The Salvation Army is the custodian and owner of the iconic Strawberry Field and Robertson has delivered a new £4.8m training hub; visitor experience and retreat on the site that was the inspiration for John Lennon and the 1967 Beatles song ‘Strawberry Fields Forever’. The new hub will provide training, skills and valuable work experience for up to 40 young adults with learning disabilities and barriers to employment, in addition to delivering educational, cultural and spiritual training.

The 14,400 square foot, steel framed, two-storey building includes activity spaces, catering facilities, a community café and offices. Clad in natural timber and brick, the building blends with wooded areas in the surrounding landscape.

Major Kathy Versfeld, Mission Director, The Salvation Army Strawberry Field, said “We were impressed by the team from Robertson, they listened to our client needs and grasped the vision of our plans to redevelop Strawberry Field. As a church and charity, building community is at the heart of everything we do, the Robertson team assisted us during the build process to keep all stakeholders actively involved, this reaped rewards for the overall success of the project."

During construction, Robertson employed three new apprentices and offered 26 placements for college students in partnership with Liverpool City College.  In addition, Robertson were able to support The Salvation Army’s Steps to Work, programme which will be run from Strawberry Field.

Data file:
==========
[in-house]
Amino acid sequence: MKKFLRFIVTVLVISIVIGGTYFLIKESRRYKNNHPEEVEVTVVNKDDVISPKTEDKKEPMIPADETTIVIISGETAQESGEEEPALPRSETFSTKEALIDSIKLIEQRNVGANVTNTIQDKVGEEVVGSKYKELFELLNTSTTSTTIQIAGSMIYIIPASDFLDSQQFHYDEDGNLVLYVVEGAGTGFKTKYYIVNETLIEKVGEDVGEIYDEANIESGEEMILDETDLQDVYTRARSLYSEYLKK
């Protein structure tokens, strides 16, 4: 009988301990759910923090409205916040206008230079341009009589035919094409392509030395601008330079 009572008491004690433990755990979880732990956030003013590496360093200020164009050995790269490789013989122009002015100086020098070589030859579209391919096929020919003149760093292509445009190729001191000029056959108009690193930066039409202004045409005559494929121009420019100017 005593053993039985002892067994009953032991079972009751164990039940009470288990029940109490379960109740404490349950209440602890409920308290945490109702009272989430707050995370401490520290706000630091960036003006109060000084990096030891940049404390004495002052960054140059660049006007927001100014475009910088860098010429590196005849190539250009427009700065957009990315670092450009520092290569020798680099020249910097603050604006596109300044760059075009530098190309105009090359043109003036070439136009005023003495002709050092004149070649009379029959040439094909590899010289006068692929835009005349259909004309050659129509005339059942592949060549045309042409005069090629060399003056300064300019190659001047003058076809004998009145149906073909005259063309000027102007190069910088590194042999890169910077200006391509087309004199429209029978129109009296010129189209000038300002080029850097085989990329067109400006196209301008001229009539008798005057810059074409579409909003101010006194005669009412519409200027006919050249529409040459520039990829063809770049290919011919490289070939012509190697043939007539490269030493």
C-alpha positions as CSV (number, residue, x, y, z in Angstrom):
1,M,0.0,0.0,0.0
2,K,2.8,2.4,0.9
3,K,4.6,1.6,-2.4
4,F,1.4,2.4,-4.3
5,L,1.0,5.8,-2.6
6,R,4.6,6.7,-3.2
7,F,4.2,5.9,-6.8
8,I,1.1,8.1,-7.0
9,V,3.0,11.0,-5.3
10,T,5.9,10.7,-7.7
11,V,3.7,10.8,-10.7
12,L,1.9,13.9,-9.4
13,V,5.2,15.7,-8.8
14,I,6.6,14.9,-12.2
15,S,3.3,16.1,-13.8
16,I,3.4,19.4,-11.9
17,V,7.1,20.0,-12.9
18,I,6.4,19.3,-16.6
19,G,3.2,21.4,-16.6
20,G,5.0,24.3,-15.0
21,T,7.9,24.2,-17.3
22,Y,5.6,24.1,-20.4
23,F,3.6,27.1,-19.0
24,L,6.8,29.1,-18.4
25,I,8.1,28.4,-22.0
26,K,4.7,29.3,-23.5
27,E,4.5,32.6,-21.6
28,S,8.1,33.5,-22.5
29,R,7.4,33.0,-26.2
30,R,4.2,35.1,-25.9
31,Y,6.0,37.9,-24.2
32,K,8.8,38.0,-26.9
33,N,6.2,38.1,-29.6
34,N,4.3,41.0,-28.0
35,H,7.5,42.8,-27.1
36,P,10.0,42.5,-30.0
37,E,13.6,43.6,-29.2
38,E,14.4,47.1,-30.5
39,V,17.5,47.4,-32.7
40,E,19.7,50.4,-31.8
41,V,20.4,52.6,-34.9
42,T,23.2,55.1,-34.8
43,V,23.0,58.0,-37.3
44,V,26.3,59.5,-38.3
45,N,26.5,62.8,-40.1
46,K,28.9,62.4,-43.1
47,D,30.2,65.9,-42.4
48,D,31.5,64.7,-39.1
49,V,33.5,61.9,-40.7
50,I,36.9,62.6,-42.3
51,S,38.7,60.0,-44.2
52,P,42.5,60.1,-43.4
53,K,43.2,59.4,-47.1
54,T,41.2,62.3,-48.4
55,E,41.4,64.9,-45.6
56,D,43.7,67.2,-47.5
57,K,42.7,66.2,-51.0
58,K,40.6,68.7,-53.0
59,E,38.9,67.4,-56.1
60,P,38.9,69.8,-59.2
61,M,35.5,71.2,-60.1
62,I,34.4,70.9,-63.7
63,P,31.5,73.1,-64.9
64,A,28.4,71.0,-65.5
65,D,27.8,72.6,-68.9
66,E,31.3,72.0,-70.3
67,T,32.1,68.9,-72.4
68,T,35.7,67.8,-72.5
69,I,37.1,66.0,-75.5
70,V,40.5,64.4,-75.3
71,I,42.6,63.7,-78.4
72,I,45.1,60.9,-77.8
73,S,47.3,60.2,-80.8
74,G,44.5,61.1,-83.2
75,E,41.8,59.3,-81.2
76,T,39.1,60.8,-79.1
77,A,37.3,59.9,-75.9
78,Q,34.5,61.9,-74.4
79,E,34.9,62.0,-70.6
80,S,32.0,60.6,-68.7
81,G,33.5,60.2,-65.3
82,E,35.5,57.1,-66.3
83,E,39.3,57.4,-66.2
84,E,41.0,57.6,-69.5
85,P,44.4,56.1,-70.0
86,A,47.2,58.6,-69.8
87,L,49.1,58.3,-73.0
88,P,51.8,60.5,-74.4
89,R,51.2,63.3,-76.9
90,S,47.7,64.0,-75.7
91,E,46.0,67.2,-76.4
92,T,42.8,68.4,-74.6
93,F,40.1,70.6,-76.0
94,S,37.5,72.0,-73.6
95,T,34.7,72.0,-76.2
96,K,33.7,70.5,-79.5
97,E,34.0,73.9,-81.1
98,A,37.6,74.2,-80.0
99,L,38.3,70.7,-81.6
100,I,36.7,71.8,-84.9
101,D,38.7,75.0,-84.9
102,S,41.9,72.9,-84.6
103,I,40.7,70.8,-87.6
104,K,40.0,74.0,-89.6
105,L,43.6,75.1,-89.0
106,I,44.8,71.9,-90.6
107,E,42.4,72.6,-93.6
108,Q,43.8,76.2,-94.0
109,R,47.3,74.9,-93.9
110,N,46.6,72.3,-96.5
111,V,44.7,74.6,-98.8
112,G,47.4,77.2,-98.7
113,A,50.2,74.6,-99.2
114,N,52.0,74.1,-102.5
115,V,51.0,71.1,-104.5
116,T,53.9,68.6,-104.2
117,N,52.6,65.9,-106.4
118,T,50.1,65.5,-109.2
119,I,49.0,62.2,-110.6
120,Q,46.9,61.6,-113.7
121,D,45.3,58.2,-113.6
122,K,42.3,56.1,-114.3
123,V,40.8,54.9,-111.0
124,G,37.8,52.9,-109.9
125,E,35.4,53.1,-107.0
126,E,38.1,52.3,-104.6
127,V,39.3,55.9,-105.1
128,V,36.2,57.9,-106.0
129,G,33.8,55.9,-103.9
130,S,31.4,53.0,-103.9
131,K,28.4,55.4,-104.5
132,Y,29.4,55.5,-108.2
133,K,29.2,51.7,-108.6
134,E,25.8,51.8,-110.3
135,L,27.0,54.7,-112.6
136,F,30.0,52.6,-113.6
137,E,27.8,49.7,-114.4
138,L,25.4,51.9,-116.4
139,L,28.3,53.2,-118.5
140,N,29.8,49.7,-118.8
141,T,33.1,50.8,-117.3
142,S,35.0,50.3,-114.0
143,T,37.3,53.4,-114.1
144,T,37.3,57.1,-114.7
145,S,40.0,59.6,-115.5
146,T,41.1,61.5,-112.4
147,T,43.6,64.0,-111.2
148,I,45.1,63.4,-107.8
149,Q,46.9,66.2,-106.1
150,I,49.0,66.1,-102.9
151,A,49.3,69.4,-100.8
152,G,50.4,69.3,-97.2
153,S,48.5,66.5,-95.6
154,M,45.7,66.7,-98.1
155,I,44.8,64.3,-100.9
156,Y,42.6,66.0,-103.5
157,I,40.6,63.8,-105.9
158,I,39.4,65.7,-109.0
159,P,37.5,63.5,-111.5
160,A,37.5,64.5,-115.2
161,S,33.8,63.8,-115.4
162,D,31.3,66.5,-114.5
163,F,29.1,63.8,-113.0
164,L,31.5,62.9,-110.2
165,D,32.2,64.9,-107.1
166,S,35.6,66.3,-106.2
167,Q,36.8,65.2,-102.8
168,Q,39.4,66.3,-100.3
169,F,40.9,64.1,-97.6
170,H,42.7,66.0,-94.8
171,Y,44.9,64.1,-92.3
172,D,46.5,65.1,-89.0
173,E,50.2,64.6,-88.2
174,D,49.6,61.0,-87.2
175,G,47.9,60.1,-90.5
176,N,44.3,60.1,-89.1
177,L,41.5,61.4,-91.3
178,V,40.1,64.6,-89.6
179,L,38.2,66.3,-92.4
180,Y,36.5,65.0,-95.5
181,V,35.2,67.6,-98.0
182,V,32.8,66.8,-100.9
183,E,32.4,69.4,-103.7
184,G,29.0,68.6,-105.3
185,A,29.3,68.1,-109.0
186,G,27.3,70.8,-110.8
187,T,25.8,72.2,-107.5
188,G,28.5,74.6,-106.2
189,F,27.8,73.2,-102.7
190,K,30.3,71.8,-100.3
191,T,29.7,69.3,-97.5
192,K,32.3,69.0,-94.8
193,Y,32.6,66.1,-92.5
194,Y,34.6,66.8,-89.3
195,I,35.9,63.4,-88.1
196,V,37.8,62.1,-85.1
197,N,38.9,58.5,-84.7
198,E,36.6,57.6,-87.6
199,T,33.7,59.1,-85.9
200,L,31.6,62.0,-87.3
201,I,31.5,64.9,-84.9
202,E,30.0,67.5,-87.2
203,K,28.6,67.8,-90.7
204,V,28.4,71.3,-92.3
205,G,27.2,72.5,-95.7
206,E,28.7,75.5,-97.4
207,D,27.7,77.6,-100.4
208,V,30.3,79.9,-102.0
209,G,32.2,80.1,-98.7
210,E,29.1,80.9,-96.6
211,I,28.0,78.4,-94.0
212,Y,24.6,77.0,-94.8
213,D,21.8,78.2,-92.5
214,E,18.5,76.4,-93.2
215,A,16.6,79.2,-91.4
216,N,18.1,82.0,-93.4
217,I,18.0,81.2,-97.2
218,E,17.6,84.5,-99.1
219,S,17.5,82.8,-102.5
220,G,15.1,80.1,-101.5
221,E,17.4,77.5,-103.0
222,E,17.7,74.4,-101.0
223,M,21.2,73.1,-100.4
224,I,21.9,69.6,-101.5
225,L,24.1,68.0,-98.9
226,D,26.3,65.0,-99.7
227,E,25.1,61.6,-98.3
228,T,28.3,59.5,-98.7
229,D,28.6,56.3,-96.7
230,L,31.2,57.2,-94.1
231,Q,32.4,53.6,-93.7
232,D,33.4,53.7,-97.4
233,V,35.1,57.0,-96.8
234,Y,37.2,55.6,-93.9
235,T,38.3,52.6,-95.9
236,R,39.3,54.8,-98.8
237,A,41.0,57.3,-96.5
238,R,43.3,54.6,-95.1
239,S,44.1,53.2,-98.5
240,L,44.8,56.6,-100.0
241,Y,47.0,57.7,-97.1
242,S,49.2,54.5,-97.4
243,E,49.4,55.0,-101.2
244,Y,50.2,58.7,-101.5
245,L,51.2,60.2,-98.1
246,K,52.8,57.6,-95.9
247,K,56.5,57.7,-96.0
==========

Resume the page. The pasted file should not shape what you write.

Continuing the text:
Dirk Pittaway, Managing Director of Robertson North West, said: “This world-famous site has been given a new lease of life and will enrich the lives of so many young people in the local area. By opening Strawberry Field to the public for the first time, The Salvation Army is providing the opportunity for people from across the globe to be fully immersed in the site, understand the influence that the area had on a young John Lennon and appreciate the beauty of the gardens that inspired the song. Our team are tremendously proud to have been involved in this project and the legacy that it is laying down for the future. 

“To have been able to employ three new apprentices and offer placements to a number of students in Liverpool has been a large part of this project for us. Robertson is committed to the professional development of young people, and we’re pleased so many had the opportunity to work at such an iconic site – I’m sure it’s something they will never forget.”

The site’s original red gates, which are recognised by Liverpool City Council as “an important cultural asset” will be on public display within the gardens and were recently returned to the site by Robertson following a tour of other iconic Liverpool landmarks. 

Robertson delivered the project with the built environment consultancy Curtins, Hoskins Architects and Gleeds property and construction consultants.

The gates to Strawberry Field will open to the public for the first time on September 14th 2019 and visitors will be able to enjoy a specially curated exhibition exploring the history of the site as a place of peace and refuge, depicting John Lennon’s early life and telling the story of how it inspired the world-famous song.

 

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